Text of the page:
The Interim Guidance
As expected, OIRA will play a key role in implementing the Order. OIRA is the office within the Office of Management and Budget (“OMB”) that deals with regulatory issues, and the Interim Guidance was issued by the Acting OIRA Administrator. It gives departments and agencies substantial discretion over the implementation of the Order’s “two-for-one” requirement but sends a strong signal that OIRA will play close attention to the regulatory cost cap and budgeting requirements.
This is not a surprise. Anyone who has been involved with federal regulatory issues can imagine how an agency could easily “game” the two-for-one requirement, and OIRA has little interest in policing such behavior. For good reasons, OIRA is much more interested in the cost imposed by regulations than in any effort to count the number of them.
The Interim Guidance is presented as a general restatement of the requirements of the Order with some clarifications, followed by guidance in a “frequently asked questions” format. The guidance starts by narrowing the coverage of the Order to a very significant degree by applying it only to “significant regulatory actions,” referencing a term defined in Section 3(f) of Clinton-era Executive Order 12866, which includes regulatory actions likely to have an annual effect on the economy of at least $100 million or cause other material adverse effects to any sector of the economy. OIRA has discretion to treat virtually any regulatory action as “significant” if it raises important policy issues or may set a precedent for other regulatory decisions.
The guidance also clarifies some timing issues – agencies may comply with the Order by issuing two “deregulatory” actions for each “new significant regulatory action,” which deregulatory actions must be “identified” (but not necessarily implemented) before the agency issues a new rule, and the determination of whether the incremental costs of a new rule have been fully offset appears to be measured as of September 30, 2017 rather than at the time of promulgation.
In the FAQ section of the Interim Guidance, a number of additional clarifying directions are provided:
- Guidance: Despite the breadth of the Order’s definition, “new significant guidance or interpretive documents” will be covered by the Order only on a “case-by-case basis” as determined by OIRA. In other words, new guidance may or may not require removals or offsets; and the removal of existing guidance may or may not qualify as offsets.
- Independent Agencies. The Interim Guidance confirms the reports that the Order only applies to the agencies covered by EO 12866, excluding statutory “independent agencies,”2 but the guidance encourages those independent agencies to voluntarily follow the Order’s approach to deregulatory actions and cost offsets.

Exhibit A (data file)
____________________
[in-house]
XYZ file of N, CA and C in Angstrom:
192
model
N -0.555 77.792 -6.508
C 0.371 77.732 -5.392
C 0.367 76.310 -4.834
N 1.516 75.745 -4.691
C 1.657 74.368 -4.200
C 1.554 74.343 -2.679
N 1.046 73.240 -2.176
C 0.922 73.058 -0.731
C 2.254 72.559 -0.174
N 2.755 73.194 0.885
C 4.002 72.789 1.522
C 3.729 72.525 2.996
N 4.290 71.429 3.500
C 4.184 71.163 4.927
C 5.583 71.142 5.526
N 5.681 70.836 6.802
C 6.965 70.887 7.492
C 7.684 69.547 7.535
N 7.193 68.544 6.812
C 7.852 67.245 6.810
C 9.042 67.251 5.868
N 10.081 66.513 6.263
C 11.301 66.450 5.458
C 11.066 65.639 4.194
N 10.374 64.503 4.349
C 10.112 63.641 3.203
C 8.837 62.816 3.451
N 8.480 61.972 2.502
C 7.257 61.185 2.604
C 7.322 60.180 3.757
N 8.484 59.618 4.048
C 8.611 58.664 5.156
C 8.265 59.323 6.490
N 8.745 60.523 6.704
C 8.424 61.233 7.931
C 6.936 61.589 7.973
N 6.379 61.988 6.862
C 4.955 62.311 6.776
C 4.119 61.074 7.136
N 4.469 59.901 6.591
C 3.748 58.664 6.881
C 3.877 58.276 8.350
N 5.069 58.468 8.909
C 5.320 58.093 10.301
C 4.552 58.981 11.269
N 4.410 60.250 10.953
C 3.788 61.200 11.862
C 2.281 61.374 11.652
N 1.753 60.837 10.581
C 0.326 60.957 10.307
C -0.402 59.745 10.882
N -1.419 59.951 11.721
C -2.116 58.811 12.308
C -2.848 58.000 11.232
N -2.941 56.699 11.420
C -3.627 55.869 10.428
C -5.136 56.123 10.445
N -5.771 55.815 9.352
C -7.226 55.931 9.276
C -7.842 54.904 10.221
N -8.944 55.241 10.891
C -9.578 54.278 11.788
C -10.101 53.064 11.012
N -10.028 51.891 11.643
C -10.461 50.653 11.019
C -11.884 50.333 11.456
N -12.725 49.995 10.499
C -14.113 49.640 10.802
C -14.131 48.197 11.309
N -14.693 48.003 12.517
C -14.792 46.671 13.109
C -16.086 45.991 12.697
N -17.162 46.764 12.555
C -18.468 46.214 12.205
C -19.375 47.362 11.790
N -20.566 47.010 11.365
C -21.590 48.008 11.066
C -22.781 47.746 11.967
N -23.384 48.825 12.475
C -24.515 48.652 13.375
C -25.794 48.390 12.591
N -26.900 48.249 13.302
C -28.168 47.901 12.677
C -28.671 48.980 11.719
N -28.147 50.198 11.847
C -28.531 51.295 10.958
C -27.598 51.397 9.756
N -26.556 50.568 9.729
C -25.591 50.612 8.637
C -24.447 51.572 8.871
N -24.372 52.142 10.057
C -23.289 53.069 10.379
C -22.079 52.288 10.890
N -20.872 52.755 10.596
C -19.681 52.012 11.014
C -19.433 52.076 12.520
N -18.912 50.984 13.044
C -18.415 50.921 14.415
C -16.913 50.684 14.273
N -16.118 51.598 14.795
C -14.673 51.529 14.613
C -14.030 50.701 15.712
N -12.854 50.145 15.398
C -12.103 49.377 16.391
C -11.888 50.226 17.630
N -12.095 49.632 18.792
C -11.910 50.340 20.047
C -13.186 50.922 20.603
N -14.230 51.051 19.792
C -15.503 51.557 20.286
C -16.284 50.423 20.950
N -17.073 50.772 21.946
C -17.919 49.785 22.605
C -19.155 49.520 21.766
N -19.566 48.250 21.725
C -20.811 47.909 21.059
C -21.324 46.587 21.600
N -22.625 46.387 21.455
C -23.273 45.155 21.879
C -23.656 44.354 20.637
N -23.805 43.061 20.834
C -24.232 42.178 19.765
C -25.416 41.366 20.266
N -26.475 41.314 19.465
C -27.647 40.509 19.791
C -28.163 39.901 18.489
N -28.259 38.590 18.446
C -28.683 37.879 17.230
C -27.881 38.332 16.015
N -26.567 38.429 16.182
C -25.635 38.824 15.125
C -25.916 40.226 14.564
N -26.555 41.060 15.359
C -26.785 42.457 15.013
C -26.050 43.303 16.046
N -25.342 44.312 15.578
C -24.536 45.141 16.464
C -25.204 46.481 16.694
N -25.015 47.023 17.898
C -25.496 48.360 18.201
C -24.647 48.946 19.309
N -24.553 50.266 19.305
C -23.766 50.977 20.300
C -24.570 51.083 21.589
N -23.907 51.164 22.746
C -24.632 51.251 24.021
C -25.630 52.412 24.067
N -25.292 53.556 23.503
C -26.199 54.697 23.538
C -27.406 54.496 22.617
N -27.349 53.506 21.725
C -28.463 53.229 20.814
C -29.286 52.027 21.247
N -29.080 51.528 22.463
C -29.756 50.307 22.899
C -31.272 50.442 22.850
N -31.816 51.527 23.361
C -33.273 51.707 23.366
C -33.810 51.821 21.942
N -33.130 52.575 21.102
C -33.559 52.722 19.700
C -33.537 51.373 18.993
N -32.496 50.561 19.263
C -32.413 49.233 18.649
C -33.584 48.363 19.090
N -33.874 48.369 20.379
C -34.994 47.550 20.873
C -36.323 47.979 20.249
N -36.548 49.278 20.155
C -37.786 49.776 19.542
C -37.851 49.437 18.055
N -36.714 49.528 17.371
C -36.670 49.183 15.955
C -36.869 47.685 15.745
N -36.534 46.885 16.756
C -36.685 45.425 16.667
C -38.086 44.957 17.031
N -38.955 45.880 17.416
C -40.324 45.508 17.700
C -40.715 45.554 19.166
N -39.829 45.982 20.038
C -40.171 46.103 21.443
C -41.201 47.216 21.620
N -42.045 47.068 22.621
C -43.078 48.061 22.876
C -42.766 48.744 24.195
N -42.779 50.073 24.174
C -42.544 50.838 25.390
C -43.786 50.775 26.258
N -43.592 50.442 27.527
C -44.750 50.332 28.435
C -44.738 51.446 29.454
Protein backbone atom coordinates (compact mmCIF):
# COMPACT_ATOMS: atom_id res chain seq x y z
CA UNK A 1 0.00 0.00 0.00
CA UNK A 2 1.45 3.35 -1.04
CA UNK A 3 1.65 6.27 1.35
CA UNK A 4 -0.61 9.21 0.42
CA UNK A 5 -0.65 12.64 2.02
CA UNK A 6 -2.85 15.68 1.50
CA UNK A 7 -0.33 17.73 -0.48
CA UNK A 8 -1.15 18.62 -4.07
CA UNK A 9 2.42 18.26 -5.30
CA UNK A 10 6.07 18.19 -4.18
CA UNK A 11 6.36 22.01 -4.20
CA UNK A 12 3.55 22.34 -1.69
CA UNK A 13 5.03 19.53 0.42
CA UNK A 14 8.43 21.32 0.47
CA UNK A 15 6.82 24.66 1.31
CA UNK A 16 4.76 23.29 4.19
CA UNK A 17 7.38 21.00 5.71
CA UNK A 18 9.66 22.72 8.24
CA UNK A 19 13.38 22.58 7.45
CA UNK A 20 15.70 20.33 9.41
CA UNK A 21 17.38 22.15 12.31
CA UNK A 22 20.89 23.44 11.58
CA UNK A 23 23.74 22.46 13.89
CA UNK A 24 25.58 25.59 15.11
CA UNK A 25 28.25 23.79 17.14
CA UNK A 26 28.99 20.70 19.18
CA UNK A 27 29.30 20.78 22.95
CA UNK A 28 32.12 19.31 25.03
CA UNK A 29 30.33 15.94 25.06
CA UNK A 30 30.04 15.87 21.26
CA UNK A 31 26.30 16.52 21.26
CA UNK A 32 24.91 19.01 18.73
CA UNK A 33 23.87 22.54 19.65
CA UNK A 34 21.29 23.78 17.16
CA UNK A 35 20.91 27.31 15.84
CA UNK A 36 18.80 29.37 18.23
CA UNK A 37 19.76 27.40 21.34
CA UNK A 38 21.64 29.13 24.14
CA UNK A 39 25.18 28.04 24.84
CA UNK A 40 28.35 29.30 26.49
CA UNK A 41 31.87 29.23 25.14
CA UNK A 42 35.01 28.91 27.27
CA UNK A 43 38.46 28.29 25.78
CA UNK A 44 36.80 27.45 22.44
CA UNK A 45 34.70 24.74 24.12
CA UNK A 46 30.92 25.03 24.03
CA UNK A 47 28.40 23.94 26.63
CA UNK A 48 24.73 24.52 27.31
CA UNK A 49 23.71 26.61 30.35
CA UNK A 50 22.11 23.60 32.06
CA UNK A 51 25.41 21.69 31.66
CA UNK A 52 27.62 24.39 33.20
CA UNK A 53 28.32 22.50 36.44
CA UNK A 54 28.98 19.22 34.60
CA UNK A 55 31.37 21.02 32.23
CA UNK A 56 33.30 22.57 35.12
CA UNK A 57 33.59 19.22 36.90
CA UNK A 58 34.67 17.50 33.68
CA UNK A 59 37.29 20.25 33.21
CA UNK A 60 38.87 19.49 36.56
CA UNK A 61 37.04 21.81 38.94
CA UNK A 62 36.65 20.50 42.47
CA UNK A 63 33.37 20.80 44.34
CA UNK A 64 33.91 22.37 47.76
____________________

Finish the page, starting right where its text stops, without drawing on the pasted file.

- Congressional Action: If by action of Congress (but not the courts), an existing rule is removed, that removal appears to count toward future “two-for-one” and regulatory budget determinations. The Interim Guidance explicitly states that regulations that Congress disapproves under the Congressional Review Act can be used as offsets, i.e., that regulatory costs eliminated by Congress can be considered for purposes of an agency’s regulatory budget; but that regulations overturned in court cannot.
- Deregulatory Actions Short of Outright Repeal: The Interim Guidance’s focus on “deregulatory actions” raises the immediate question of whether relief from some but not all components of a regulation would count toward “two-for-one” and costs savings determinations under the Order or whether imposing a less burdensome replacement rule would qualify as an offset. The Interim Guidance suggests that these determinations will be made on a case-by-case basis as well.
- Energy Efficiency Regulations: The Environmental Protection Agency (“EPA”) and the Department of Energy (“DOE”) have issued regulations that purport to save people money by requiring them to purchase more efficient products. Some economists, including former OIRA economists, have been skeptical of these claims, and the Interim Guidance addresses this issue explicitly. It says that cost savings from energy efficiency rules will not ordinarily be deemed to offset the costs of a new rule under the Order.